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Israel's Tightrope Walk
DMITRY ADAMSKY is assistant professor at the Lauder School of Government, Diplomacy, and Strategy at the Interdisciplinary Center Herzliya and the author of The Culture of Military Innovation.See more by this author
In the coming months, the United States and its partners will continue trying to negotiate a comprehensive solution to Iran's nuclear challenge. For the world, and for Israel, this is a moment of maximum opportunity and maximum danger. Many Israeli experts recognize that the interim deal preceding this round of talks is not entirely bad, and that diplomacy should be given at least a chance. For Israel, that will mean carefully calibrating pressure and cooperation to make sure that its concerns are heard, that Iran stays at the negotiating table, and that no party tries to preempt flagging talks with an attack.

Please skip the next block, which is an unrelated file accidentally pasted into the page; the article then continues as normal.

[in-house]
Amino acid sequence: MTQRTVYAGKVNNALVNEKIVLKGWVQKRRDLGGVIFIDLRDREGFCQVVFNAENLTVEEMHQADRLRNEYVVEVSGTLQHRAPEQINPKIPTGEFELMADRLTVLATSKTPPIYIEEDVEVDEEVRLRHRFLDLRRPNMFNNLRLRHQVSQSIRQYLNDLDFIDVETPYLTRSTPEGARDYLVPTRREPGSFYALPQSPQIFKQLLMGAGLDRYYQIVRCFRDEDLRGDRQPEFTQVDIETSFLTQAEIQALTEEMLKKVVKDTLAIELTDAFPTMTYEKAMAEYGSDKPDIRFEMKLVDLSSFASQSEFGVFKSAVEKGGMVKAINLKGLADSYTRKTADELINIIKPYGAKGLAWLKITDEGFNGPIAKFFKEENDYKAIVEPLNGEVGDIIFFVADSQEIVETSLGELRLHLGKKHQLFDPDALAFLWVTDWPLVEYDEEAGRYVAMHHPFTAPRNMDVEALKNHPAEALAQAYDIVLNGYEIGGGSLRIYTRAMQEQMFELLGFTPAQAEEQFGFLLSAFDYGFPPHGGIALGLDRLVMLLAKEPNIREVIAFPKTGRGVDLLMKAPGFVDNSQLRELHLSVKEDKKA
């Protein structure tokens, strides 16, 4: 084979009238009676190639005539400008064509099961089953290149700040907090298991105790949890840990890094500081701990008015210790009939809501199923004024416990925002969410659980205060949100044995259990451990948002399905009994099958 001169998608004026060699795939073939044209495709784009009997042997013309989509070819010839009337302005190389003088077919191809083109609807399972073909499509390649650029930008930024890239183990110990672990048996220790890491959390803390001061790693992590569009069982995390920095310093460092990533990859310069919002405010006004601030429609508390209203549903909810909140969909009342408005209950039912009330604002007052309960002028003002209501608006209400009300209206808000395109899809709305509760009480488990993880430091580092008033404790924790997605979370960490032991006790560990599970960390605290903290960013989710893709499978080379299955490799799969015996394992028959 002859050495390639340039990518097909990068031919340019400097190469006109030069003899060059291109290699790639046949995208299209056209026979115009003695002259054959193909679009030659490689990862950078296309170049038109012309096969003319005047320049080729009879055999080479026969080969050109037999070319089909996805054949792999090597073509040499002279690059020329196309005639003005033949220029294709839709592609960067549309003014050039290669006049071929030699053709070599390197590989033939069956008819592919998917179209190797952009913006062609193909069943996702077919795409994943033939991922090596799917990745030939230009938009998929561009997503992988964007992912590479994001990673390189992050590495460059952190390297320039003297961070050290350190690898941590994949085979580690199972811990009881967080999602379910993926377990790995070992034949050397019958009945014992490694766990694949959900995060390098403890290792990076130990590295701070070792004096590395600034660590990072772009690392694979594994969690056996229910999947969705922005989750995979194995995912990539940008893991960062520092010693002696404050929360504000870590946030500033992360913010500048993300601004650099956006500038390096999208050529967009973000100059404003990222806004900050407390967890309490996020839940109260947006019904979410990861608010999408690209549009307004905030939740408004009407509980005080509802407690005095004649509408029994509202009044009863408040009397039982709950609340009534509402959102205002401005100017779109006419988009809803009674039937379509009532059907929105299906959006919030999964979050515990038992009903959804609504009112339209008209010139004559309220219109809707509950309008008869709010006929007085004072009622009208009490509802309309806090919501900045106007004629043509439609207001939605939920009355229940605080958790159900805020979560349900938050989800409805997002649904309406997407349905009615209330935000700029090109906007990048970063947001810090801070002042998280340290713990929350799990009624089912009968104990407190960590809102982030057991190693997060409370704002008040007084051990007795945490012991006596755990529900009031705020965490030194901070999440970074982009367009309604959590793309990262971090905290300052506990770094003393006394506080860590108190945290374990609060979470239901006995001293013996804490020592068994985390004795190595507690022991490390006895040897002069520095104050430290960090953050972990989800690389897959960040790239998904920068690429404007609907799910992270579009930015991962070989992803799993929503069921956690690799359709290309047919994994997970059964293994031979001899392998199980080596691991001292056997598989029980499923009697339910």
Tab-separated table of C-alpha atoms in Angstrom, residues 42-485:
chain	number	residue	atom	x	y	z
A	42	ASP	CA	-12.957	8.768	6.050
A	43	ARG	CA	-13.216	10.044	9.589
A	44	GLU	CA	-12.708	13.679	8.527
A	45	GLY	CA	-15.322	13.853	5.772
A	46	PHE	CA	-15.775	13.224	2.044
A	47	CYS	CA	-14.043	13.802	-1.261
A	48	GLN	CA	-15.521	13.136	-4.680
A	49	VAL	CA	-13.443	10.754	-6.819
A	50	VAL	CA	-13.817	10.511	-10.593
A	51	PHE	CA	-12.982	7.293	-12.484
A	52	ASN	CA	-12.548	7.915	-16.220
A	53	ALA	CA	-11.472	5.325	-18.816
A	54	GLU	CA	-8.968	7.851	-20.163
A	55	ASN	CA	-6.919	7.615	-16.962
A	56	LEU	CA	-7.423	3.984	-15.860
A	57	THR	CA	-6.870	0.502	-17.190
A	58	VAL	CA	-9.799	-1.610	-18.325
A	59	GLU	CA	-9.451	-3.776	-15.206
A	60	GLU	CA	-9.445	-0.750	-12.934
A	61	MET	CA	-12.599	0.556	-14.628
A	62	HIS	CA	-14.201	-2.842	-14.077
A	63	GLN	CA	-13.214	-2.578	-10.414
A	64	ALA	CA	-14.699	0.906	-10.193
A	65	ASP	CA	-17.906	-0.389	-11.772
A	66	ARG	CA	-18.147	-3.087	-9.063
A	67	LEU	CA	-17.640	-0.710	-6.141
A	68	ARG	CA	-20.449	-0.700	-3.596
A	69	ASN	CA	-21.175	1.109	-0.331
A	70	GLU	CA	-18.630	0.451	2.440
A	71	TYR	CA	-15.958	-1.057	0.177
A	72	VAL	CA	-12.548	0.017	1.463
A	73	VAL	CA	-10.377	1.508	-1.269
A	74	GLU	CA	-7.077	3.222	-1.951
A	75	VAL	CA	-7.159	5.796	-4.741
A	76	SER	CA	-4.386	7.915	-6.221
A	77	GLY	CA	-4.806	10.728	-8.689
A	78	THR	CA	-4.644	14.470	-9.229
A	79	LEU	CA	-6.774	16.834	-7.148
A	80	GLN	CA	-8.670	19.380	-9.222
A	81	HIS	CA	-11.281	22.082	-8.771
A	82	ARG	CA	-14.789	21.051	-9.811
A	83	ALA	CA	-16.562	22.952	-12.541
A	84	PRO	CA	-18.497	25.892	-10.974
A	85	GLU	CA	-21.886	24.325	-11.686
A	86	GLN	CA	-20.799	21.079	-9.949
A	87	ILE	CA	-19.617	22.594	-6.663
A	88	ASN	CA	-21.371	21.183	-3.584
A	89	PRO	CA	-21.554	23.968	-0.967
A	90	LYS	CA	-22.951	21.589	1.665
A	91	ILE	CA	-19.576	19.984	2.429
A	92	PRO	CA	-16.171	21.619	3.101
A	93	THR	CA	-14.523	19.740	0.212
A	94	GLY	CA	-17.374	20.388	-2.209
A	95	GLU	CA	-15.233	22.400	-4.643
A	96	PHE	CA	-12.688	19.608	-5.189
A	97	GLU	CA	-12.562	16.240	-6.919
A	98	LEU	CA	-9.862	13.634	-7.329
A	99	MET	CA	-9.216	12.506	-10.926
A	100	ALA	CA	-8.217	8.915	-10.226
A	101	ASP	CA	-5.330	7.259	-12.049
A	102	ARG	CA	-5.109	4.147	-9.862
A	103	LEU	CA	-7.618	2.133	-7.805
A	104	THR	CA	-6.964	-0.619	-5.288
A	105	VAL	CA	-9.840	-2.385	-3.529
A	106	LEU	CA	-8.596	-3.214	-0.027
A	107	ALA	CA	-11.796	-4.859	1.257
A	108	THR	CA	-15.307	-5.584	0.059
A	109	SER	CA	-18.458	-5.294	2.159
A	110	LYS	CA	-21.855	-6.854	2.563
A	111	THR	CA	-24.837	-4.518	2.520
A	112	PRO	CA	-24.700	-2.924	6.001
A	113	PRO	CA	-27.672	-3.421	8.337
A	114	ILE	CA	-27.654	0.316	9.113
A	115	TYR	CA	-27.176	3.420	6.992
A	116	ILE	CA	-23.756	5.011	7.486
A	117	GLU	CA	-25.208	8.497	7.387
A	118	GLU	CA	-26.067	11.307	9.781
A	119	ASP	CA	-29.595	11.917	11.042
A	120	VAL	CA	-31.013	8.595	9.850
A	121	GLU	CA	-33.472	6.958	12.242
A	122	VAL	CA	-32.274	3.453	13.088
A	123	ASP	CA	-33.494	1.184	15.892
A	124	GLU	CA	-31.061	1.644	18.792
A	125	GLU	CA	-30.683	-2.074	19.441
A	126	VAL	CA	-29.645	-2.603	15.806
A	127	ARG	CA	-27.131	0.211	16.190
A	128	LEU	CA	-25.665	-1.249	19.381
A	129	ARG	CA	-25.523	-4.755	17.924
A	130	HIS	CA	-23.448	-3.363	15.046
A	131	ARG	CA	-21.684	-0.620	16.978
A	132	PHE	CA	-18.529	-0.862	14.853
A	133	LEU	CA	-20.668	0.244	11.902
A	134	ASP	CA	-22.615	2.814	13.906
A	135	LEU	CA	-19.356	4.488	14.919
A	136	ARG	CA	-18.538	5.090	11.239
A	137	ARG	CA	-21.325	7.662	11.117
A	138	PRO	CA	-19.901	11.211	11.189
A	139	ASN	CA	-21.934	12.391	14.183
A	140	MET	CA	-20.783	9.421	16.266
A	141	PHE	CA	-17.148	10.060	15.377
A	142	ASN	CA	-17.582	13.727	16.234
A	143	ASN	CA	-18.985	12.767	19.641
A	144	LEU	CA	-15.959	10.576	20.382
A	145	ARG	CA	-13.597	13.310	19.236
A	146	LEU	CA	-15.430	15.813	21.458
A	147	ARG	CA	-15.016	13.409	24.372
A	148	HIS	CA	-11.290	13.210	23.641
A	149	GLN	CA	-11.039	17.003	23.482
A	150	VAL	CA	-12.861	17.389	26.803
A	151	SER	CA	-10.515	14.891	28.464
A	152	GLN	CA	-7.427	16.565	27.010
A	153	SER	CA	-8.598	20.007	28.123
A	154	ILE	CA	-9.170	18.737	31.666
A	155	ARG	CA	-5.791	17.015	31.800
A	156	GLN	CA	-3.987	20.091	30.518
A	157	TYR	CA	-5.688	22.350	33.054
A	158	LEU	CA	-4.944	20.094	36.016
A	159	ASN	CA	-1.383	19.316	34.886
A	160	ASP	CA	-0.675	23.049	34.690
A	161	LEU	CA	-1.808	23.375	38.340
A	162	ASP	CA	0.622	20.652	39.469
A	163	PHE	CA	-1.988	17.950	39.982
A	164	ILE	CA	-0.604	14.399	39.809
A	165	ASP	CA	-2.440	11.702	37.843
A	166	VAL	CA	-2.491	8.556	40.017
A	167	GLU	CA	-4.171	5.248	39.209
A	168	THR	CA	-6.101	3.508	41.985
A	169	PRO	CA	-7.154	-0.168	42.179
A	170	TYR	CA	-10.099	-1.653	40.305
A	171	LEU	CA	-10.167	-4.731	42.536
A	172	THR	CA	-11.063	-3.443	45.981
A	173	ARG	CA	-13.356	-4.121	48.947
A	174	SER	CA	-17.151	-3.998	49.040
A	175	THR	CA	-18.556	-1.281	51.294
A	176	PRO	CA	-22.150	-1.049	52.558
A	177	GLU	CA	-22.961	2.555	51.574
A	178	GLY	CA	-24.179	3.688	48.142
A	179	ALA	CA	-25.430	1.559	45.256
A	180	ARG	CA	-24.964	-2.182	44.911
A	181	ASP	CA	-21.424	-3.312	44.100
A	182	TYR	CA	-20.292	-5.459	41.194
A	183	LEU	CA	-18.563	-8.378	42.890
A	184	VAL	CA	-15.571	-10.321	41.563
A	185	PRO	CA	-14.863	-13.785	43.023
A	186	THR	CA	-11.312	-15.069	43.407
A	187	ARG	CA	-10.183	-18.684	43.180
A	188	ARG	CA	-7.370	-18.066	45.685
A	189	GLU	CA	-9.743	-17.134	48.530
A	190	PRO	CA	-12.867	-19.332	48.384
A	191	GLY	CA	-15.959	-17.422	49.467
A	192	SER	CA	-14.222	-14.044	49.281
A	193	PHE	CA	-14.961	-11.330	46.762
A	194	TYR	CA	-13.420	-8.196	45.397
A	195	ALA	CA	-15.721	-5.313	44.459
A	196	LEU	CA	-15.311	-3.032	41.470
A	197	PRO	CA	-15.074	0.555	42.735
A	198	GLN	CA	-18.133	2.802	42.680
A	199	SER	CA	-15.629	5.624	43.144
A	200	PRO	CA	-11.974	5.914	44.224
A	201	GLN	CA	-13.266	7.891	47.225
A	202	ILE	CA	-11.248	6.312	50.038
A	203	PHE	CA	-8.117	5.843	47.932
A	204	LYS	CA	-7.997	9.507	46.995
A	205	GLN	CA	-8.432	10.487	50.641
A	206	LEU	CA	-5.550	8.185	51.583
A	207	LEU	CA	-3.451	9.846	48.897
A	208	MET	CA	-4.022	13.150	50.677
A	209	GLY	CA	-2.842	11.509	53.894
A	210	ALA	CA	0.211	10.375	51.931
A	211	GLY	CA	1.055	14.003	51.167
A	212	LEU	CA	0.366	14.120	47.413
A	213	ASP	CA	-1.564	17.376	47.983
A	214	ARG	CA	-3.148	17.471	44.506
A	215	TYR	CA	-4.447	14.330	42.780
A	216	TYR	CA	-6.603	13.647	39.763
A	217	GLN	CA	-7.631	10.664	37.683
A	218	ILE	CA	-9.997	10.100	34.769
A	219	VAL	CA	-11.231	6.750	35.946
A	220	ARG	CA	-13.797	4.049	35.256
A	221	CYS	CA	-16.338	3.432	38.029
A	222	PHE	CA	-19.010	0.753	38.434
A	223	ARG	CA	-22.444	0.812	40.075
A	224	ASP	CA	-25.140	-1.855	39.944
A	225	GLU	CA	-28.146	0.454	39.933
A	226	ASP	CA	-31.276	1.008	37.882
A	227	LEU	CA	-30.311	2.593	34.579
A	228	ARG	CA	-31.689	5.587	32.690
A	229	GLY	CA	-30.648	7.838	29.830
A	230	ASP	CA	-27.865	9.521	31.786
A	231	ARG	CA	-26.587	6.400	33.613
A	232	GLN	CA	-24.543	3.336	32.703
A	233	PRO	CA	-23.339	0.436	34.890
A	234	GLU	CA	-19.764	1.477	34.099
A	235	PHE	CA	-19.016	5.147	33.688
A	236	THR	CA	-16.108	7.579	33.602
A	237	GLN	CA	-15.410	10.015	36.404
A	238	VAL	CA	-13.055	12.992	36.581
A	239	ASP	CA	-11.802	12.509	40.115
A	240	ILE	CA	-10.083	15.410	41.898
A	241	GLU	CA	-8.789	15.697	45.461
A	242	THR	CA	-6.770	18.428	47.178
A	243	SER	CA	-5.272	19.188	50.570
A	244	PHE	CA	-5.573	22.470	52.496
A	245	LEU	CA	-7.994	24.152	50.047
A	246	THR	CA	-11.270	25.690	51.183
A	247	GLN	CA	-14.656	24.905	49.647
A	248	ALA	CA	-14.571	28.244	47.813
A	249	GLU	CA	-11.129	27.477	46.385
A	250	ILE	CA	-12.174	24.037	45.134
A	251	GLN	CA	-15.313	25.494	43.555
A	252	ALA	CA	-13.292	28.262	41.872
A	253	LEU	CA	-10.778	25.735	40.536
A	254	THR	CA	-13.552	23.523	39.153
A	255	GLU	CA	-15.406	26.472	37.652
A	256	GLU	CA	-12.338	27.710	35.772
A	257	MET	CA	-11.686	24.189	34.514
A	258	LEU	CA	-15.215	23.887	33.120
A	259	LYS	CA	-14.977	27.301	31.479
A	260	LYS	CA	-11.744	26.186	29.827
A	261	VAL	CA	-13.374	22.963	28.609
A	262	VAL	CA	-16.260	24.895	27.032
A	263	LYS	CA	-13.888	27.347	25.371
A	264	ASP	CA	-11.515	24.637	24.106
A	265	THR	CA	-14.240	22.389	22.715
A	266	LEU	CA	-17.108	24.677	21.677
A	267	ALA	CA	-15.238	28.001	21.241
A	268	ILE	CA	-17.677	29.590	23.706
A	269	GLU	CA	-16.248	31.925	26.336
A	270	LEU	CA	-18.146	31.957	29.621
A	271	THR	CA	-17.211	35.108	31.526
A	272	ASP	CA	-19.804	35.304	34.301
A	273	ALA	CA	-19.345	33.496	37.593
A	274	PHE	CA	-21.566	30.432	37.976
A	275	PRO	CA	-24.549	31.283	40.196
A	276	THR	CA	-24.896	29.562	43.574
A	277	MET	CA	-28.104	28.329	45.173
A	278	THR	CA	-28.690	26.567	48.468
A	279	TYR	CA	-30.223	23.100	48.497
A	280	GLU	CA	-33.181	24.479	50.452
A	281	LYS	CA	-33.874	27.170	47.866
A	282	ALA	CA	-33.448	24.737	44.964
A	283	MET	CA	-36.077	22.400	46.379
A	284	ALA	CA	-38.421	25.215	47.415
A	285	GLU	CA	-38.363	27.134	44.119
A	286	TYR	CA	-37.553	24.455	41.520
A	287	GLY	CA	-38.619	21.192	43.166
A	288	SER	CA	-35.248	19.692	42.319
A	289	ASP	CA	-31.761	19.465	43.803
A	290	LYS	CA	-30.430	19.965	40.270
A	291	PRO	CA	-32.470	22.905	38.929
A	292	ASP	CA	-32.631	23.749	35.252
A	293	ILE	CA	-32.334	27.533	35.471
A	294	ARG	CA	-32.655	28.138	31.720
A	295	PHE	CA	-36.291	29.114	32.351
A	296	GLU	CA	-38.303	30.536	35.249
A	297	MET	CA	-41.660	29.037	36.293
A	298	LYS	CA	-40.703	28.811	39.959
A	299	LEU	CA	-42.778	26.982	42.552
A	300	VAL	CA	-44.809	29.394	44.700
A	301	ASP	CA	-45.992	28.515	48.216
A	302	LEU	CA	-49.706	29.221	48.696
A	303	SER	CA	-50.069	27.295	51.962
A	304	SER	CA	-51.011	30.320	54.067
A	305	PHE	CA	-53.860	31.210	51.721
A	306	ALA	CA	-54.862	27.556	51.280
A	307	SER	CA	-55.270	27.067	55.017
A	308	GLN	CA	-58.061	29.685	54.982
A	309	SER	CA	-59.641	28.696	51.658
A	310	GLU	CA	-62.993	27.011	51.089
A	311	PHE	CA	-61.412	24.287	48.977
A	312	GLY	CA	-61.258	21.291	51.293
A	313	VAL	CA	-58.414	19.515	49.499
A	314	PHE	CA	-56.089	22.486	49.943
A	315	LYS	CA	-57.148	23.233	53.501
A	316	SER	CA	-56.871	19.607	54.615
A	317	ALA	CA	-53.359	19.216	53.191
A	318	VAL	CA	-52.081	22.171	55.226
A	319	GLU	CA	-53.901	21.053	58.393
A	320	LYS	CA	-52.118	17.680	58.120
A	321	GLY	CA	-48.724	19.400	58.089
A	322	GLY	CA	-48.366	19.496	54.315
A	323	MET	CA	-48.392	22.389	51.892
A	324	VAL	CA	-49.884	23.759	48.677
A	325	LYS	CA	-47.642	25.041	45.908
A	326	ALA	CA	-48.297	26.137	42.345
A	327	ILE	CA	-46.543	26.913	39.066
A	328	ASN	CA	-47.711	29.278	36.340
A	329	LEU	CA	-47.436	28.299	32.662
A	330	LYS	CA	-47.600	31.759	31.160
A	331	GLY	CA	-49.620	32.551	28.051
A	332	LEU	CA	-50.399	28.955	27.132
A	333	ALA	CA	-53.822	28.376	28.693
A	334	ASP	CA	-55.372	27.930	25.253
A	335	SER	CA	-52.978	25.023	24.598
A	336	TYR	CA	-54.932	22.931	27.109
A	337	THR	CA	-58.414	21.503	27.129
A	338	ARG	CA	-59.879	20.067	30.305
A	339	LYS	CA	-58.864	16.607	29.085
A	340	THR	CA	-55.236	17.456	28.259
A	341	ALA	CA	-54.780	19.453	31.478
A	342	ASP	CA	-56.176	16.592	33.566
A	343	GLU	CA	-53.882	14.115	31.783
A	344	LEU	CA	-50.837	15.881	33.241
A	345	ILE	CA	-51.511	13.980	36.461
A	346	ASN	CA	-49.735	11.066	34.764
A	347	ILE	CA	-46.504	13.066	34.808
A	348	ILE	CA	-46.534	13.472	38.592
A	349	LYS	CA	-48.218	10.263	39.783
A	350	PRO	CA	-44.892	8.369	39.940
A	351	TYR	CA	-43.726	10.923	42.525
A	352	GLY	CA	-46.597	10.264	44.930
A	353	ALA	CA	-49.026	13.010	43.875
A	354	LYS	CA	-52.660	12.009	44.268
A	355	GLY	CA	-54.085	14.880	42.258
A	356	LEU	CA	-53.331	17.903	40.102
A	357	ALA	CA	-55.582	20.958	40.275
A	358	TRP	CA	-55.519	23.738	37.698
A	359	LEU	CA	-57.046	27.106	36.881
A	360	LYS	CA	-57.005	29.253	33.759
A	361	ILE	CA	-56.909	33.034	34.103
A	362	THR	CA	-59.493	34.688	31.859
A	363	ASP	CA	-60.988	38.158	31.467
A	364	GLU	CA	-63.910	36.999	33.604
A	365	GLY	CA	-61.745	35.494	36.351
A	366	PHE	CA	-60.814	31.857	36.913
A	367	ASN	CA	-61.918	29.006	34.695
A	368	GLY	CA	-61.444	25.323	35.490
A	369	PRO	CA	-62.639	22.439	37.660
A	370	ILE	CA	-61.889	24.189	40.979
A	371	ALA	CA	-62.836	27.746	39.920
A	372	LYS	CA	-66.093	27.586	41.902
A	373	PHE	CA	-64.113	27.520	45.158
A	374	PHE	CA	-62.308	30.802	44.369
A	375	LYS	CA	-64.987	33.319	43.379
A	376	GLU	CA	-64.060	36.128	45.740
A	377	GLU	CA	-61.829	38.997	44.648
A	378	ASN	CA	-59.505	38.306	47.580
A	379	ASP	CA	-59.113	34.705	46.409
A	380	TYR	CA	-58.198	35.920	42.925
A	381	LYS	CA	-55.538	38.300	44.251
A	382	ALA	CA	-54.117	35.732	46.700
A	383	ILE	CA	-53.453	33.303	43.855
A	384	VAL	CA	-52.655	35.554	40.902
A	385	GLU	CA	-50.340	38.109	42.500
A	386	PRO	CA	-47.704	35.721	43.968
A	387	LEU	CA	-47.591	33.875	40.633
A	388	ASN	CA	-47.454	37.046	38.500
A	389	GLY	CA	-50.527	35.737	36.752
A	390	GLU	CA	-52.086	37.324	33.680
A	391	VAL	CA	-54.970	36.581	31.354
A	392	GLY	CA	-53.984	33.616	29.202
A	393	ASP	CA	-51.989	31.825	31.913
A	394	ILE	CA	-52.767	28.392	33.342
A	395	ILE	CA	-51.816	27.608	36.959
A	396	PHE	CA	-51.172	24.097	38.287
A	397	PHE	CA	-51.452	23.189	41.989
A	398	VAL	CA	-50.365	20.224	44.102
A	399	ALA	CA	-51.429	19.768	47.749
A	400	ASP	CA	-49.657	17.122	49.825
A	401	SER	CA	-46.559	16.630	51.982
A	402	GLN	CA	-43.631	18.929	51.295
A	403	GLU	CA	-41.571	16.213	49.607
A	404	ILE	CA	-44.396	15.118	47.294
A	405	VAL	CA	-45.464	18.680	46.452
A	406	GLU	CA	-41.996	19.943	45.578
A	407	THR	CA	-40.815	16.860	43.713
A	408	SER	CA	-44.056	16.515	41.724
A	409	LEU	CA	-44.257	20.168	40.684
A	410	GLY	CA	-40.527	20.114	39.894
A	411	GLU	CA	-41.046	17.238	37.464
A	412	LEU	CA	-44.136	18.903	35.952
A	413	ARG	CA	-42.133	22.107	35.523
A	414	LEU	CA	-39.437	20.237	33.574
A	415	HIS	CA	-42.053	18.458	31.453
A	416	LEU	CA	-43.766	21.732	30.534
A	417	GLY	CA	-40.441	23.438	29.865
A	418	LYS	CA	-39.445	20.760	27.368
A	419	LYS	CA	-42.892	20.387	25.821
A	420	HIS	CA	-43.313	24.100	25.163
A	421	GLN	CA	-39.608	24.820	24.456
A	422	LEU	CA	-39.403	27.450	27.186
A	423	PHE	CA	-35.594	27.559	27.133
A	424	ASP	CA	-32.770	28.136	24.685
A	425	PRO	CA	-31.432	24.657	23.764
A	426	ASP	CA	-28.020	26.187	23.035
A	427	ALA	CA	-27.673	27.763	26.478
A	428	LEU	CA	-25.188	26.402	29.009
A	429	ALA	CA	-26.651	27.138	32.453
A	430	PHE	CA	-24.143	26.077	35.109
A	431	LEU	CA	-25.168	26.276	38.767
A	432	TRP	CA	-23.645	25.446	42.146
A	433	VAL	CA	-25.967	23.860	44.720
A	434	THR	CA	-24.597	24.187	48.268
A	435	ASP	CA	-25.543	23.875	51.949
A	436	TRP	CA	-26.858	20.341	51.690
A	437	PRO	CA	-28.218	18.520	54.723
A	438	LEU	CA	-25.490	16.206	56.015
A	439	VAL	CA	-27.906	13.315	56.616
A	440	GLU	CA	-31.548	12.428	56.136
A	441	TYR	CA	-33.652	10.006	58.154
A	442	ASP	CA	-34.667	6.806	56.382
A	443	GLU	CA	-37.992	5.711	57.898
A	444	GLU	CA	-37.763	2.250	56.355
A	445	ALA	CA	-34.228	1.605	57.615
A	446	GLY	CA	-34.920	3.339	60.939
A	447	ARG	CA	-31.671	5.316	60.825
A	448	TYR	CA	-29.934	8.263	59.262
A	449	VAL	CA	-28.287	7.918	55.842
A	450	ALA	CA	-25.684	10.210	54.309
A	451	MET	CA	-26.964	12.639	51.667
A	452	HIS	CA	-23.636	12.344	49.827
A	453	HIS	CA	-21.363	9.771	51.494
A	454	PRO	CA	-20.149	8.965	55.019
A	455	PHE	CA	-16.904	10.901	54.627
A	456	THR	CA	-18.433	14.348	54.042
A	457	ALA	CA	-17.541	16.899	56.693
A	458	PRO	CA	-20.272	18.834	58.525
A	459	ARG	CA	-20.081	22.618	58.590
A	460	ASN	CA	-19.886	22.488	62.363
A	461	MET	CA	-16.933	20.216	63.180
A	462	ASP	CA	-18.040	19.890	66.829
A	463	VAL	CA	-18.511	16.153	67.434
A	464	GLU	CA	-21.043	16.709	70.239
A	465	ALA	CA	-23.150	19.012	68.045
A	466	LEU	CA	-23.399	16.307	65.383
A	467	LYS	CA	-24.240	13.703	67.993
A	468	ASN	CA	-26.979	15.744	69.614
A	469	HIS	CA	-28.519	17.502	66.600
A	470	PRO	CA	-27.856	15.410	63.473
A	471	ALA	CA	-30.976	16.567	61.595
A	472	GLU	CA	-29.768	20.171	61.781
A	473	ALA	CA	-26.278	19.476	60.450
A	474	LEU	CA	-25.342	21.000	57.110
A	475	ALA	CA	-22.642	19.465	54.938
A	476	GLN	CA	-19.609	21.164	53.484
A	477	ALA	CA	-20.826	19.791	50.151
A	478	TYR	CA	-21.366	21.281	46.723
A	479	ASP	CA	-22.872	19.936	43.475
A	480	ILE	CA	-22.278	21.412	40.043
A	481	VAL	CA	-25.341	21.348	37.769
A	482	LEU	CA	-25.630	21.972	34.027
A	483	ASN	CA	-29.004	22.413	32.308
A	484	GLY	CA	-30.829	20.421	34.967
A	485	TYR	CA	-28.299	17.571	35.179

According to conventional wisdom, whereas Washington celebrated diplomatic success with the recent interim deal (modest and temporary sanctions relief in exchange for Iran’s momentary halting of its nuclear program), Jerusalem saw a grave historical mistake (the appeasement of an aggressive regime). But this interpretation is not entirely correct, in that it blows existing Israeli skepticism out of proportion. In fact, Israeli opinion is far more nuanced. Policymakers, of course, have condemned the deal, but many of the country’s experts and policy wonks believe that the glass is at least half full. “While the agreement reached may not be ideal,” Amos Yadlin, formerly the head of Israeli military intelligence and presently the head of the Institute for National Security Studies, has said, “it has to be seen in the context of all the other alternatives.”
The debate in Jerusalem about attacking Iran makes clear that Israel does not trust its “bomb in the basement” to do what...